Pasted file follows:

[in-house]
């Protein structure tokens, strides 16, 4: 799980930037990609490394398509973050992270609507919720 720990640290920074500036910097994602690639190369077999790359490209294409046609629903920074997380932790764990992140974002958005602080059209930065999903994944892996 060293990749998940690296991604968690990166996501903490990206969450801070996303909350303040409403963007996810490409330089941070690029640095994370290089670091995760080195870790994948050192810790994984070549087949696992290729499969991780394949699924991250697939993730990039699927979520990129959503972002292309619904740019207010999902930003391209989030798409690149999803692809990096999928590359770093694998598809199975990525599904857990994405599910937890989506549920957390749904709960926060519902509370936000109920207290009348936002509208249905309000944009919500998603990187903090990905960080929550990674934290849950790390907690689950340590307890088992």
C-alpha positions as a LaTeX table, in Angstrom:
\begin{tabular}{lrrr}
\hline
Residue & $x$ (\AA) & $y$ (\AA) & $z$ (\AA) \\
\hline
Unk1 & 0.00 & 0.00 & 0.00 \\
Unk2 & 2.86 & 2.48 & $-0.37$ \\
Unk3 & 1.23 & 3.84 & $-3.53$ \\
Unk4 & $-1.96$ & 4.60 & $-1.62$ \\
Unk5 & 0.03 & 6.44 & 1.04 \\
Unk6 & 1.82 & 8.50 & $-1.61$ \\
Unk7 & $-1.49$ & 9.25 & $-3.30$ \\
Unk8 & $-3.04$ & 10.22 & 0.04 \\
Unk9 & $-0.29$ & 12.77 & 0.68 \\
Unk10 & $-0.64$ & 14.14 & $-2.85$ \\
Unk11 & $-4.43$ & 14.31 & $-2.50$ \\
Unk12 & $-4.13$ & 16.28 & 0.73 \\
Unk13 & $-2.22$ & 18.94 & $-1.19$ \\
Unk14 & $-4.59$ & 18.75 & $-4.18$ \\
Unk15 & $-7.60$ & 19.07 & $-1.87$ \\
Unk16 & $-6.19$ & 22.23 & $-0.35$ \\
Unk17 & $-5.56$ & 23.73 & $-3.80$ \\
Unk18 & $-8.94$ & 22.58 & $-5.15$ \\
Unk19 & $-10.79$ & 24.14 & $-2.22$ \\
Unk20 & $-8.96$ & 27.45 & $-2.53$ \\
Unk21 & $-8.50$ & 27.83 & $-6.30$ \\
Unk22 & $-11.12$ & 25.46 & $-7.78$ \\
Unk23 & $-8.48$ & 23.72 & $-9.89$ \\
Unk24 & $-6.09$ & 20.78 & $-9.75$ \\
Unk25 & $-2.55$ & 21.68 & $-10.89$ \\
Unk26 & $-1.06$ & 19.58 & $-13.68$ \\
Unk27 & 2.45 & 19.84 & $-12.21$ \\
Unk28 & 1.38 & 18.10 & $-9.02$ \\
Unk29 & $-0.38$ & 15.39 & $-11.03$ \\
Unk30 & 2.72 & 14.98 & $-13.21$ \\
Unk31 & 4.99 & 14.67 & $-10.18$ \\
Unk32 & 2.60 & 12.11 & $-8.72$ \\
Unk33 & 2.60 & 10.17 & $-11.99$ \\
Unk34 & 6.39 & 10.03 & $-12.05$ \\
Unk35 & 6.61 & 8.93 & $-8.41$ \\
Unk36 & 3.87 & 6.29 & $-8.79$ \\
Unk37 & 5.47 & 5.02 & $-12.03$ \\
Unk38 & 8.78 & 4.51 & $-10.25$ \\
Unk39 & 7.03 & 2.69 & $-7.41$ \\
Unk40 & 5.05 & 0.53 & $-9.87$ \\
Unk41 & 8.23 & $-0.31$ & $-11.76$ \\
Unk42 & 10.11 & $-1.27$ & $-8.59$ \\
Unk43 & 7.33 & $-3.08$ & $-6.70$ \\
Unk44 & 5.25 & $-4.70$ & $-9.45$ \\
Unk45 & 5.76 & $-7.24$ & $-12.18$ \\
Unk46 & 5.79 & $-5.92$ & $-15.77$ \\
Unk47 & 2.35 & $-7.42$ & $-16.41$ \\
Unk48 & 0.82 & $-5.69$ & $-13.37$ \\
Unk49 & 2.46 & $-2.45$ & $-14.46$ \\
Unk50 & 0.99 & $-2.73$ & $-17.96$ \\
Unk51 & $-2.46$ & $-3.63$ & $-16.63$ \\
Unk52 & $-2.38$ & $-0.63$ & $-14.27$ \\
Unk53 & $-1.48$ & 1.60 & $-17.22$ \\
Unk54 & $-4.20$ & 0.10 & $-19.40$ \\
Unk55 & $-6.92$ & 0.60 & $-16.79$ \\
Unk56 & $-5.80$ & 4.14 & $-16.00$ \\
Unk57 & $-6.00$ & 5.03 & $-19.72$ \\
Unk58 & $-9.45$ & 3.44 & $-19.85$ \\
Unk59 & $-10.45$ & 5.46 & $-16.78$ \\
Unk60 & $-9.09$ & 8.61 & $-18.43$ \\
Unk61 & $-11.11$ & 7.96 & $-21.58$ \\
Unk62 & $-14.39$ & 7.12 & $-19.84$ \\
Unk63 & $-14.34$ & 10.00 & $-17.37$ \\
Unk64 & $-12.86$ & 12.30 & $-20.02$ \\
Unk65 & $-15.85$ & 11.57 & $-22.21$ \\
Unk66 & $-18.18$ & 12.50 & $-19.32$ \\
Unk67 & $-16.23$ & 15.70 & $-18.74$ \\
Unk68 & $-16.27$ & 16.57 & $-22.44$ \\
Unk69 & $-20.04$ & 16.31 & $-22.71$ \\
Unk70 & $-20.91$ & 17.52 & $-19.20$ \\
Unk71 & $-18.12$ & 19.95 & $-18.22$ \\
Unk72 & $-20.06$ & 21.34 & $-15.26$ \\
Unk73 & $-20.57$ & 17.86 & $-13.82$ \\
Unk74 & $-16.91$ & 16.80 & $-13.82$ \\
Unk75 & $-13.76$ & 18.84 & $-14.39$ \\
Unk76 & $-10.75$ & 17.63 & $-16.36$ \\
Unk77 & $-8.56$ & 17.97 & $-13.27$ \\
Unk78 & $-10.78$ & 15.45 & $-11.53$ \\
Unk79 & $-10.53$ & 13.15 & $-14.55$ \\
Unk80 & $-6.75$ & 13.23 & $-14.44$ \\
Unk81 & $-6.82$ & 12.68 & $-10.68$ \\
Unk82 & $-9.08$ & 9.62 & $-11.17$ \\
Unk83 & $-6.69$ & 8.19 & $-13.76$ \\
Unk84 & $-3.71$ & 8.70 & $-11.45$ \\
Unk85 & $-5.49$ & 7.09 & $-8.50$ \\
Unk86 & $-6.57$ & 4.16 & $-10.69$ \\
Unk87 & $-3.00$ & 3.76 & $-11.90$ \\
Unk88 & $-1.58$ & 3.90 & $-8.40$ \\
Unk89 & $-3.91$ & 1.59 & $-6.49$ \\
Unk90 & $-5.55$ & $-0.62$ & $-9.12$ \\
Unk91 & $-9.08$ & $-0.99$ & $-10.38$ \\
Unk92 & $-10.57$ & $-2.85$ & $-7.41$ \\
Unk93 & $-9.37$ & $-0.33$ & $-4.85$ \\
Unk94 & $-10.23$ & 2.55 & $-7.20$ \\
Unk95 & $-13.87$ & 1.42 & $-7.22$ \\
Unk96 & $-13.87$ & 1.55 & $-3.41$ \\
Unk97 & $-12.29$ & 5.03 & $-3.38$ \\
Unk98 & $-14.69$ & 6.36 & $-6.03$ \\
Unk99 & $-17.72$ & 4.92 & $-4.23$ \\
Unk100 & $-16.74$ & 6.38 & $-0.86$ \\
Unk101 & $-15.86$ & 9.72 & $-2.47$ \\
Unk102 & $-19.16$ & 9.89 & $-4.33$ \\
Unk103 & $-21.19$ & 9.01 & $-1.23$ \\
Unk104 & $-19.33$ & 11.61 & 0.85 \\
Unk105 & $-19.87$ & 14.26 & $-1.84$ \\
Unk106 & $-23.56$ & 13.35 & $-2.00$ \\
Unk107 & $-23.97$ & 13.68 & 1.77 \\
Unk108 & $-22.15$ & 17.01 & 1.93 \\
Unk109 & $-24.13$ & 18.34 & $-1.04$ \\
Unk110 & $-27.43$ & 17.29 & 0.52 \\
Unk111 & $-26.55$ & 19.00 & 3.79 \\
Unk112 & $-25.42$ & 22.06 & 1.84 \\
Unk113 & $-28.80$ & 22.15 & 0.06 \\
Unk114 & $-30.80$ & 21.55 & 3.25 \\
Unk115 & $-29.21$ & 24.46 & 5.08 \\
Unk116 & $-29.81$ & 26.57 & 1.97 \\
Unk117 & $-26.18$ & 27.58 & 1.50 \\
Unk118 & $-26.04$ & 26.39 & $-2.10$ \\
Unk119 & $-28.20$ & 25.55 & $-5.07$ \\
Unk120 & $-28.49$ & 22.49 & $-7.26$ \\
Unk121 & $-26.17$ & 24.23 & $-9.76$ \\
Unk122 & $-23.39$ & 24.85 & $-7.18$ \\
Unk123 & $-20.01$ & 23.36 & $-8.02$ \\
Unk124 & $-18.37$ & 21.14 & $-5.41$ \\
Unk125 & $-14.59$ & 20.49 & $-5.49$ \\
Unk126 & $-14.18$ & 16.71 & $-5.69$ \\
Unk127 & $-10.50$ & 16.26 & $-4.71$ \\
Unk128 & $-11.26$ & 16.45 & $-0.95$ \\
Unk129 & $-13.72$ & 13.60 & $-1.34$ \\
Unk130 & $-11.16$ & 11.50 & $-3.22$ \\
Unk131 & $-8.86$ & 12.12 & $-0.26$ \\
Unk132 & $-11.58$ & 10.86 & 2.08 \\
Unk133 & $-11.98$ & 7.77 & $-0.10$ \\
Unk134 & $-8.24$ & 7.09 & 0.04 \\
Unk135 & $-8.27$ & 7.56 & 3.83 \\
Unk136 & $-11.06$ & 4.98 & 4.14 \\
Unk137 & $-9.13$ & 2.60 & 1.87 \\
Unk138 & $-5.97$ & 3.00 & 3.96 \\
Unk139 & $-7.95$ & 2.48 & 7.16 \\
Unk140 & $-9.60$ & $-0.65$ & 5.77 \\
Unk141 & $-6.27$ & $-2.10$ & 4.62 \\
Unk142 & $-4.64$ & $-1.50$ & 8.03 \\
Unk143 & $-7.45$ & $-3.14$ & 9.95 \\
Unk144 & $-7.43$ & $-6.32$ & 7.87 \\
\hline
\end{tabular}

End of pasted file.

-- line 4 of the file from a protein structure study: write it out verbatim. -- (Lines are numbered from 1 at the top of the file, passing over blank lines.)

\begin{tabular}{lrrr}